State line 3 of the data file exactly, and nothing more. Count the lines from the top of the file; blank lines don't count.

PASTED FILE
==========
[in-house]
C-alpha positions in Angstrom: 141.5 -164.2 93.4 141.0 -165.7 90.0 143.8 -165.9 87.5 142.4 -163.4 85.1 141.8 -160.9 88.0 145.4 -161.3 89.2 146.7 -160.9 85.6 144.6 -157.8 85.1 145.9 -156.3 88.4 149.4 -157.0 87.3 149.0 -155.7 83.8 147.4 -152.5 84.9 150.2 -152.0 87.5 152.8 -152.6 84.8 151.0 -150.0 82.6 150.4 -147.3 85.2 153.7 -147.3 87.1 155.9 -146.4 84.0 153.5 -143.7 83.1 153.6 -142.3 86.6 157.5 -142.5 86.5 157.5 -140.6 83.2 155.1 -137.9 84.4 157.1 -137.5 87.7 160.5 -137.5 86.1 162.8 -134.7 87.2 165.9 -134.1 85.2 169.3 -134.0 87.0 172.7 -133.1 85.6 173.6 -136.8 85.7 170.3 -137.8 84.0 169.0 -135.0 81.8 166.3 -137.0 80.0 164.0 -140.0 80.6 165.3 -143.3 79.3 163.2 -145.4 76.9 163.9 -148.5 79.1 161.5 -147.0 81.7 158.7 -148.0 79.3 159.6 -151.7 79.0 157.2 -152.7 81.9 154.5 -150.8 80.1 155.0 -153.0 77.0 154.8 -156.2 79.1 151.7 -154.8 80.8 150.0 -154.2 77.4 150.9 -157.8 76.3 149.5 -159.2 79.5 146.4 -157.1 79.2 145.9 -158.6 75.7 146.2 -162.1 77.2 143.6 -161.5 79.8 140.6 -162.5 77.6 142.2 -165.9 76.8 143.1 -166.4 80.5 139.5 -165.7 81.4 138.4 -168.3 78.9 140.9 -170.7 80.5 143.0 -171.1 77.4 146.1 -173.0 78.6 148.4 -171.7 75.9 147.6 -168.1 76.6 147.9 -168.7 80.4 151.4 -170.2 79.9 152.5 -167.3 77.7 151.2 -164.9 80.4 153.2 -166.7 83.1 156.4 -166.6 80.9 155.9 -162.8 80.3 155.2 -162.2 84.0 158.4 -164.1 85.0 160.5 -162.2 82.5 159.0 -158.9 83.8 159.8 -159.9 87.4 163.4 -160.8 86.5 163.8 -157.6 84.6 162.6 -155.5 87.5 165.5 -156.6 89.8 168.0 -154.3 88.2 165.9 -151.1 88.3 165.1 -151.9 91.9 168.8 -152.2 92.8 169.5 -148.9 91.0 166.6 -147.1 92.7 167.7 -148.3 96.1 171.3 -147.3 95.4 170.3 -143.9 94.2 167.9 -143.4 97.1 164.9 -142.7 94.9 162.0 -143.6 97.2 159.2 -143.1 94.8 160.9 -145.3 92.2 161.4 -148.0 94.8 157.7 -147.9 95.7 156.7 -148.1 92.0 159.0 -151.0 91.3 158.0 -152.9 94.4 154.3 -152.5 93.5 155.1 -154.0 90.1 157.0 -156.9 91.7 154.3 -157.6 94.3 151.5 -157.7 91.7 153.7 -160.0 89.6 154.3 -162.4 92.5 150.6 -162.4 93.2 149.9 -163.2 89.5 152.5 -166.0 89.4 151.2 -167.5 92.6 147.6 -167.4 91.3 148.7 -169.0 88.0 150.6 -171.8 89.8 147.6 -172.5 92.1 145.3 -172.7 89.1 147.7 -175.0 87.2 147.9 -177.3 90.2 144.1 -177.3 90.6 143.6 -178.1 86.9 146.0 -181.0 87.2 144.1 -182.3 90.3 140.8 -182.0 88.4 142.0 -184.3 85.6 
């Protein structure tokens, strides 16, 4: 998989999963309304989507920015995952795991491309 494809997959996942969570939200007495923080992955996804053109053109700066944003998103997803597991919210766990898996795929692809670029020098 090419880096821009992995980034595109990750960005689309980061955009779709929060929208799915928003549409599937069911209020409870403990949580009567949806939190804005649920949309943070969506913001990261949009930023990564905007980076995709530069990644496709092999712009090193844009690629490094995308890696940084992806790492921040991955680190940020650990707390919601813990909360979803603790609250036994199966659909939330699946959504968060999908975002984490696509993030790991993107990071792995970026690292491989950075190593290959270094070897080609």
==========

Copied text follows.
């Protein structure tokens, strides 16, 4: 998989999963309304989507920015995952795991491309 494809997959996942969570939200007495923080992955996804053109053109700066944003998103997803597991919210766990898996795929692809670029020098 090419880096821009992995980034595109990750960005689309980061955009779709929060929208799915928003549409599937069911209020409870403990949580009567949806939190804005649920949309943070969506913001990261949009930023990564905007980076995709530069990644496709092999712009090193844009690629490094995308890696940084992806790492921040991955680190940020650990707390919601813990909360979803603790609250036994199966659909939330699946959504968060999908975002984490696509993030790991993107990071792995970026690292491989950075190593290959270094070897080609």